Interview with Mark and the Tiger

Interview with Mark and the Tiger

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Hey Mark! So excited to be chatting with you! How did you come up with the name “Mark and the Tiger”?

Hi there! Thank you so much for having me! “Mark and the Tiger” came about through a few different avenues actually. When I was in college I had written a play about a boy who found a tiger in the woods. It was sort of my version of “Calvin and Hobbes”. I’ve always loved tigers and I really loved the idea of having a friendship as strong as that one! When I left college I started using the name Mark Tiger as a pseudonym when I taught yoga. That name bled into the rest of my life and I was using it when I initially started putting my music out. It was actually my now husband who called me out about using that name as a shield to hide behind. He said, “You’re only Mark Tiger because you don’t think Mark Haberland is good enough.” It was frank but true! So I switched to Mark AND the Tiger as throwback to the play I had written and an homage to friendship.

Can you tell us a little something about yourself?

Sure! I’m originally from Maine, but I’ve lived out in LA for almost 10 years. Music is obviously my career now, but I’ve also been a yoga teacher, a massage therapist, and a horseback riding instructor. I still work with horses actually. It keeps me sane!

What inspired you to pursue music?

Well, I’ve aways loved music and spent my whole life singing, but I had no agenda of making music a career. I had initially moved to LA after graduating to be an actor (so original!). After a few years I was really feeling disheartened by the whole pursuit. I took myself out to the Hollywood Bowl to see Florence and the Machine. It was watching her dance barefoot around the stage that flipped the light bulb on in my head that that’s what I was supposed to be doing! I started work to make music my life from that moment.

How would you describe your musical style?

Well I grew up listening to a lot of folk music so that genre definitely influences my style. My music is all very story driven. And I’m also a huge Stevie Nicks fan. I think I’ve sort of landed somewhere that’s part Stevie, part Florence and the Machine, and a little Harry Styles.

What artists do you look up to right now?

Haha, see above! Stevie and Florence are my number ones forever and always. And I’m really into Harry Styles right now. I love his music and I really appreciate the David Bowie’esq style that he’s got going on.

You just released a single “Hand to Hold”! How excited were you to get this project out into the world?!?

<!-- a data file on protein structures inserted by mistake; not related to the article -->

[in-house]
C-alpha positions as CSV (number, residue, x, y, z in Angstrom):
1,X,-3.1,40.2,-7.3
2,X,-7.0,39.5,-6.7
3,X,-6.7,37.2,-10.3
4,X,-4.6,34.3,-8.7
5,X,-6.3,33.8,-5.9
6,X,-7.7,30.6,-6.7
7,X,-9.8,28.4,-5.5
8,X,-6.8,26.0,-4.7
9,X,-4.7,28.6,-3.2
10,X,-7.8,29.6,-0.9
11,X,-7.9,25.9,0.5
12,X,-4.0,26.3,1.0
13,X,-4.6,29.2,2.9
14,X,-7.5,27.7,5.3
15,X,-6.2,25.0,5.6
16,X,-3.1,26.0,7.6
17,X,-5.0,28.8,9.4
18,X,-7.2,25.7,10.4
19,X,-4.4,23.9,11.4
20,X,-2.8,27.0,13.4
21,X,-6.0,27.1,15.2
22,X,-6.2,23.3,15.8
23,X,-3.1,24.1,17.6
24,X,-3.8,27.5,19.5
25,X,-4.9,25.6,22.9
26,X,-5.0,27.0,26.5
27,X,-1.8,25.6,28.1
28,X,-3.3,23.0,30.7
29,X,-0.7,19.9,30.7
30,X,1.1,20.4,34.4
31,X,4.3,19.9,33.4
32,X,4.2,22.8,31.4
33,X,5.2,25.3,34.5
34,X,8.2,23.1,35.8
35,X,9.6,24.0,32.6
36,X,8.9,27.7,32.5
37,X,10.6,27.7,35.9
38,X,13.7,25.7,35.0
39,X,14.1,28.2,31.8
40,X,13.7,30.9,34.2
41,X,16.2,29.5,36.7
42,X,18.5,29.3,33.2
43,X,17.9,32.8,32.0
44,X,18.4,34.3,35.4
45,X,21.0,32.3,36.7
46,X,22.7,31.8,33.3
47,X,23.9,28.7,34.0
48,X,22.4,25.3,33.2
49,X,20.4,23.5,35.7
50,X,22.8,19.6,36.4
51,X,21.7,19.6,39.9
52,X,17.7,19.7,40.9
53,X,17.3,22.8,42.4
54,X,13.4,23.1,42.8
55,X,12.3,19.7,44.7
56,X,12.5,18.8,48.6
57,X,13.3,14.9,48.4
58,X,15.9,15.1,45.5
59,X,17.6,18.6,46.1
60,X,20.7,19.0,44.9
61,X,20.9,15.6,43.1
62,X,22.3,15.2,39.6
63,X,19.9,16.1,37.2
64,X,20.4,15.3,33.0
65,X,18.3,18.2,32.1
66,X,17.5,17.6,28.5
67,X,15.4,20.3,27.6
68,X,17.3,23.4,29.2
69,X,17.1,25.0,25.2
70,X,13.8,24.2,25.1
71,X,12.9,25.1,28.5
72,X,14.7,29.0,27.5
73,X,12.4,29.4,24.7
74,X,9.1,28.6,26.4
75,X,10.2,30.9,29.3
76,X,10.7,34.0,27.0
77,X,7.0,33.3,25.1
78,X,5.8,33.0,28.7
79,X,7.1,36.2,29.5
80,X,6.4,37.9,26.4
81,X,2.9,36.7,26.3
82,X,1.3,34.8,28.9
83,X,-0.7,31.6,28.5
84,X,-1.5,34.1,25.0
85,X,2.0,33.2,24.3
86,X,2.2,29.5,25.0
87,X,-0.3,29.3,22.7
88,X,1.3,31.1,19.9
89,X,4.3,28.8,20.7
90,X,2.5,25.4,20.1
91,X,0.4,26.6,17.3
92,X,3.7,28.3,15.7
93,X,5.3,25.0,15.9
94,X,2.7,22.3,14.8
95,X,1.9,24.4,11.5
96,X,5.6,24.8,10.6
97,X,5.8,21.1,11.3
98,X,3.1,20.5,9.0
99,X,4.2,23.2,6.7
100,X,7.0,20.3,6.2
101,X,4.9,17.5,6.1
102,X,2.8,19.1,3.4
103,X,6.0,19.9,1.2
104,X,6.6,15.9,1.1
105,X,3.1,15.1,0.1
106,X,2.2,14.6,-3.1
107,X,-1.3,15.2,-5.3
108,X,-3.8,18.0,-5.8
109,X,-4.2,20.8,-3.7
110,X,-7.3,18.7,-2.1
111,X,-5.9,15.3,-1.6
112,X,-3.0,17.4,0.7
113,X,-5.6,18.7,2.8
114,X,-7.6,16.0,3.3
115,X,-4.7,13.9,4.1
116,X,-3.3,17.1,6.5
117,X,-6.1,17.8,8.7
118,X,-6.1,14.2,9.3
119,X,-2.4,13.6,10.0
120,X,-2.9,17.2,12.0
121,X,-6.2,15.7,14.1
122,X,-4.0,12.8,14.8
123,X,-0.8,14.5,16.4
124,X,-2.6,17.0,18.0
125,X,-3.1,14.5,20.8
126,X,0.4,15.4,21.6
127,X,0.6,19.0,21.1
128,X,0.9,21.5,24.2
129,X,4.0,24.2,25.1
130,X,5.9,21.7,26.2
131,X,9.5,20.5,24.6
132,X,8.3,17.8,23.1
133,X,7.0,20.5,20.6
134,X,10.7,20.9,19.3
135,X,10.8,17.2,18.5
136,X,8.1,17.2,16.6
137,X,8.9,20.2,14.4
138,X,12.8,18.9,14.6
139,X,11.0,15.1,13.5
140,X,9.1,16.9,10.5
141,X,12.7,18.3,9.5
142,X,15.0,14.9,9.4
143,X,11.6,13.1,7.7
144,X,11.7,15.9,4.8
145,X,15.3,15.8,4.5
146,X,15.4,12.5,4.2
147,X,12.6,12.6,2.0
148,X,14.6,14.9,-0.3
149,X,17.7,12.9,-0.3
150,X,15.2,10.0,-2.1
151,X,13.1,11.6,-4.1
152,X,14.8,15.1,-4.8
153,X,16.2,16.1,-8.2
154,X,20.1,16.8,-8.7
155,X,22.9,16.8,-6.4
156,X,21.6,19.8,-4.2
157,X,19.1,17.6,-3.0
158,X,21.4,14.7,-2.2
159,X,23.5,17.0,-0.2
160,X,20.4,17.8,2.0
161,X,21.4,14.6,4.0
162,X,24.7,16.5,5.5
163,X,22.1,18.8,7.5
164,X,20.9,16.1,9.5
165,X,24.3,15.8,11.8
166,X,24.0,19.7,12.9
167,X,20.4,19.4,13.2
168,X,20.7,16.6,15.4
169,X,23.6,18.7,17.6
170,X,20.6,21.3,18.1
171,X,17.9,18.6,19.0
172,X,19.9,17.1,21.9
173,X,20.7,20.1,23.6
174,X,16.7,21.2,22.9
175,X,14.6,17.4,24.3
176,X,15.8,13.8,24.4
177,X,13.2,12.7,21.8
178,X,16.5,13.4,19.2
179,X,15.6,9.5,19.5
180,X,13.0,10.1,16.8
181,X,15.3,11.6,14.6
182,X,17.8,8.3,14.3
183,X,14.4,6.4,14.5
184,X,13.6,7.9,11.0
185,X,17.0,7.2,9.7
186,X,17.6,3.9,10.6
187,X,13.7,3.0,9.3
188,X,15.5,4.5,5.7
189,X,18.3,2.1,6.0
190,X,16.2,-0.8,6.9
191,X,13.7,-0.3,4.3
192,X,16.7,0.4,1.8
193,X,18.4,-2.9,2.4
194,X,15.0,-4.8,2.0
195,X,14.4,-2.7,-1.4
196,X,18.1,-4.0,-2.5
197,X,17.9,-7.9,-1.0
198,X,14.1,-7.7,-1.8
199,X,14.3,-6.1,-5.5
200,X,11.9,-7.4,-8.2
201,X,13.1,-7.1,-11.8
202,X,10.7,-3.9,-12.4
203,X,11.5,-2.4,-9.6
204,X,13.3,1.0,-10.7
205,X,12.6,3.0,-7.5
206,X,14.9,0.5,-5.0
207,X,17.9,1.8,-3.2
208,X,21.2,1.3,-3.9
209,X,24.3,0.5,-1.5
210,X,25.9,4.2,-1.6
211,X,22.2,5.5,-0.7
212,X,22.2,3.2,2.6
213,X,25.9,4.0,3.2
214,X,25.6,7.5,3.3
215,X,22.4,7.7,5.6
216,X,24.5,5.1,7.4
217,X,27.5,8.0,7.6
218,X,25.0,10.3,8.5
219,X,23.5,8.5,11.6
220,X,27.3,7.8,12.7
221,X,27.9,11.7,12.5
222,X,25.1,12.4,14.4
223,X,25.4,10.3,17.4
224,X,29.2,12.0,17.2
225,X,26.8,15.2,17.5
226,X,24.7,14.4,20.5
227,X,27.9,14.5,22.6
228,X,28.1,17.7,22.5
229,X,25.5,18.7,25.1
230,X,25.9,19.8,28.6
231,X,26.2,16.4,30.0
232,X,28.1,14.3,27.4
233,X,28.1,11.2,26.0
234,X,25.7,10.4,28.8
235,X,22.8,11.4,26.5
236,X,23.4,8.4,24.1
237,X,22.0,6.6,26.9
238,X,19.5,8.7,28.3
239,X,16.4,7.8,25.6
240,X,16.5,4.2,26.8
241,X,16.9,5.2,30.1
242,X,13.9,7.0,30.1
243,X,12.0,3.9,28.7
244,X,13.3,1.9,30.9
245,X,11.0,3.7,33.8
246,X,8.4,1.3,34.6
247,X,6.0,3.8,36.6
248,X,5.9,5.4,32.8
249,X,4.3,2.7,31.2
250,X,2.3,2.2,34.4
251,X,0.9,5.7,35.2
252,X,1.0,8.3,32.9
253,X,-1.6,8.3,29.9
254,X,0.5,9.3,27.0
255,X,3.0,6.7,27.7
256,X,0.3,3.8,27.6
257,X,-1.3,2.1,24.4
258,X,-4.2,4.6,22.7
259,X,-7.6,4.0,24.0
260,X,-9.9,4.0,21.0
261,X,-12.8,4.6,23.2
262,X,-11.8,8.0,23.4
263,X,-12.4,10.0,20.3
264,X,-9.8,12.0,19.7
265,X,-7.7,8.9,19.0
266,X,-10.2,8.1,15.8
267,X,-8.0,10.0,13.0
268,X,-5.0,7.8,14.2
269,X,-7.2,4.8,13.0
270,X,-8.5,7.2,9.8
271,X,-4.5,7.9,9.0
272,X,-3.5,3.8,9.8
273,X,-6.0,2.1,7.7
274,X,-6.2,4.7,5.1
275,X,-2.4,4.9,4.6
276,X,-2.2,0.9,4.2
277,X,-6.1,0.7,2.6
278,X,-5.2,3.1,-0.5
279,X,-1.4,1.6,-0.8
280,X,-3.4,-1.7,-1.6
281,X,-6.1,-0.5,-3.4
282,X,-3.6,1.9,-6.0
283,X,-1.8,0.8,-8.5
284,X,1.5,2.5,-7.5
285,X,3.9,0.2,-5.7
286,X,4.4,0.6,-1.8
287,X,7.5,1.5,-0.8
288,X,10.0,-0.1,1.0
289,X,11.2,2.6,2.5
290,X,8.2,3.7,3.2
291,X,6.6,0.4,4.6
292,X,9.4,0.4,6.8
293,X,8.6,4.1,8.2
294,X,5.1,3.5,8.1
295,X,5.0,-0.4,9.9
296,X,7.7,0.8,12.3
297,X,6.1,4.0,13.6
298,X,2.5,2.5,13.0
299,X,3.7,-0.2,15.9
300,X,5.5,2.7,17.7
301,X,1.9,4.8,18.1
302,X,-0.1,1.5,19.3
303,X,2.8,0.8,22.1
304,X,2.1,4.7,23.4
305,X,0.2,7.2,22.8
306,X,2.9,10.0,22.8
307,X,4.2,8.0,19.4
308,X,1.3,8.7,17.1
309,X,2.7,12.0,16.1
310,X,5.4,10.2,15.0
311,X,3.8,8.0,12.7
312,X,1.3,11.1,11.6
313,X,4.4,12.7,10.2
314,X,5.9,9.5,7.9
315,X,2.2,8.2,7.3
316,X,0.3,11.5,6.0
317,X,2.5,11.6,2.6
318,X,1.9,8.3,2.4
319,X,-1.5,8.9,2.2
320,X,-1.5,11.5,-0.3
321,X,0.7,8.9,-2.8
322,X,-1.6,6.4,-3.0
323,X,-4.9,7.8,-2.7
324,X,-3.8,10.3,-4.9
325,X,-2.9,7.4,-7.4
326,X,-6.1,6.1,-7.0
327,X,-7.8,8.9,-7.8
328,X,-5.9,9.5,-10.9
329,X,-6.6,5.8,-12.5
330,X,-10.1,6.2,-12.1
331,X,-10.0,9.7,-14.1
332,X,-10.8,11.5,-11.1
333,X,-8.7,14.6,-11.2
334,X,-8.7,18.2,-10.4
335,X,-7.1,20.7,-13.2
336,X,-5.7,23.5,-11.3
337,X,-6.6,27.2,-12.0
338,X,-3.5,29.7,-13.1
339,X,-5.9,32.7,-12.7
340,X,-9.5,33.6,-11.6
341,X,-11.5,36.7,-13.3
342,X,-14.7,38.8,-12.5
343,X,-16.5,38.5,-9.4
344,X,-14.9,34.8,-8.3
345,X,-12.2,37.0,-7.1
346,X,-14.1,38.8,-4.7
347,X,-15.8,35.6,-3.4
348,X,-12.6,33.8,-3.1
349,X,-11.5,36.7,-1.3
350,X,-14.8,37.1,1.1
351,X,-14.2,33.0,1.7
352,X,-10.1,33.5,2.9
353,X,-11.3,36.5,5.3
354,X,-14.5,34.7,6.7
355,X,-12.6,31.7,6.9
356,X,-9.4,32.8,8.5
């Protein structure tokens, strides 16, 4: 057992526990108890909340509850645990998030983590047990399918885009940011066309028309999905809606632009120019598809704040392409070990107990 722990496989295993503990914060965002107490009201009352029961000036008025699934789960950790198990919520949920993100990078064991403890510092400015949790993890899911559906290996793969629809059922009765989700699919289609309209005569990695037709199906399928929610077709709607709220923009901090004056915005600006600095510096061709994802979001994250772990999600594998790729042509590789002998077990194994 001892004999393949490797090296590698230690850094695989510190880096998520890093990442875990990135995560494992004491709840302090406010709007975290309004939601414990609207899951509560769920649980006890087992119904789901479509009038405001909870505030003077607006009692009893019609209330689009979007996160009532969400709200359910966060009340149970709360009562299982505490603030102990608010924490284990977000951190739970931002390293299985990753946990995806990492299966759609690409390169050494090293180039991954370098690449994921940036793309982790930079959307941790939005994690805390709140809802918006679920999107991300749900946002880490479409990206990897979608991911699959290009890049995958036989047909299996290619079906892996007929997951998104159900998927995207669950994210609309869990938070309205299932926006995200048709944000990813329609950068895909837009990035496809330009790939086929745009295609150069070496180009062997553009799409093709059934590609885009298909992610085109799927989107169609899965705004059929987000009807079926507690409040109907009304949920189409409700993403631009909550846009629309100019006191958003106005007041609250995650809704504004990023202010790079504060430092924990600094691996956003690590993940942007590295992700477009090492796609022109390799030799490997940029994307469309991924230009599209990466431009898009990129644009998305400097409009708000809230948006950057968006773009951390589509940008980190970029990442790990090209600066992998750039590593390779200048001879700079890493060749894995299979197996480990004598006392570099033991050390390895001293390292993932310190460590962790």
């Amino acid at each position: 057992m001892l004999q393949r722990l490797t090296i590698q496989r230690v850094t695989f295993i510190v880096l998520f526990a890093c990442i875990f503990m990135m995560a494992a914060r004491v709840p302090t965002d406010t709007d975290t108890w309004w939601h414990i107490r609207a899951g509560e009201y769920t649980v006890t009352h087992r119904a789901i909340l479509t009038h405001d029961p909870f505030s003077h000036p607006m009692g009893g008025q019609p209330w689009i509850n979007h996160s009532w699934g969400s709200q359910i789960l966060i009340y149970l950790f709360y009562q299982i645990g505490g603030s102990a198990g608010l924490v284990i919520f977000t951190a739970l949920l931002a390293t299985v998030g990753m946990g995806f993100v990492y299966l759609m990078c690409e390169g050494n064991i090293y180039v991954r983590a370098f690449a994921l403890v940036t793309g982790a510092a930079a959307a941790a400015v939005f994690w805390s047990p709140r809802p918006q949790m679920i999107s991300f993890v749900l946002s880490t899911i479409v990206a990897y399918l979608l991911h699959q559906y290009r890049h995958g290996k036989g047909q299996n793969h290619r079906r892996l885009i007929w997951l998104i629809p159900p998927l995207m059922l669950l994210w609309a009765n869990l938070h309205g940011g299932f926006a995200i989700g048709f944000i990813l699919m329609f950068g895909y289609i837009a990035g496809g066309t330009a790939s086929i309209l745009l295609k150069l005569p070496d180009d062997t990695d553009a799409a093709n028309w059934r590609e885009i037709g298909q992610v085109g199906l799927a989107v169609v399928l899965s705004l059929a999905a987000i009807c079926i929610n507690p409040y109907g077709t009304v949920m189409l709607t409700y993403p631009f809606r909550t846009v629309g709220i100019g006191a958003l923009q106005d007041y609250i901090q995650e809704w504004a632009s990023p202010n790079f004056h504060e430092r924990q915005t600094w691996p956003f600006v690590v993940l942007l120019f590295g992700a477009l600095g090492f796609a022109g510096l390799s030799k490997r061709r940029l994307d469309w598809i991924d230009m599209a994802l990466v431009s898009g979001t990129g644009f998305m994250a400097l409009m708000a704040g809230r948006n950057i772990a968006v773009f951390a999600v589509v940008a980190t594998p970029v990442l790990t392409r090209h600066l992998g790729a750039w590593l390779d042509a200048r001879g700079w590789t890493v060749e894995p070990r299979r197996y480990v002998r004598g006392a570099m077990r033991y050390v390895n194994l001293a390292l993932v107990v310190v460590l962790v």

So excited! This song just fell right out of me. I needed to get it out there!

Can you tell us what this song means to you?

This song is all about unity for me. I wrote it at a period of time when I was listening to a lot of civil rights era music. That mentality of equality was inspiring, but I was more interested in the notion of friendship and togetherness. At the end of the day we all just need a friend, a hand to hold, someone who’s got our back.

What do you hope your supporters feel after hearing the new song?

I hope they feel uplifted! It’s so easy to get down in the dumps these days. Especially with everything that’s going on with COVID-19. But in an amazing an unexpected way this virus has brought the world together in a really incredible way. For the first time in decades the whole world is united in a common event. “Hand to Hold” is about that same kind of unity. I hope people listen to it and feel connected to each other.

Why do you think social media is so important for artists today?

Well it’s HUGE right now because it’s all we have! And how amazing is that? Even though we can’t play shows, we can still reach the whole world!

How has this whole music career experience been?

On man! So far, so good, I guess! I feel like I’ve barely dipped my toe in the water. I’m ready to dive in head first!

Do you have any advice for aspiring music artists?\

Just start. Put yourself out there. Write a song. Sing for your friends. Do it. I used to make so many excuses as to why I couldn’t put myself out there musically. I wasn’t good enough or wasn’t ready yet, or my production quality was too poor. But really it was all bullshit. I was just afraid. I think for a long time I was so focused on people liking my music that I tried to write music that I THOUGHT people would want to hear, but ultimately it was all garbage. Once I started doing it for myself (what I wanted to hear, what I wanted to say) the music came out so fast and was so much better! We make music for the world to listen to, but it was to be created for our own satisfaction first and foremost.

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End of Interview

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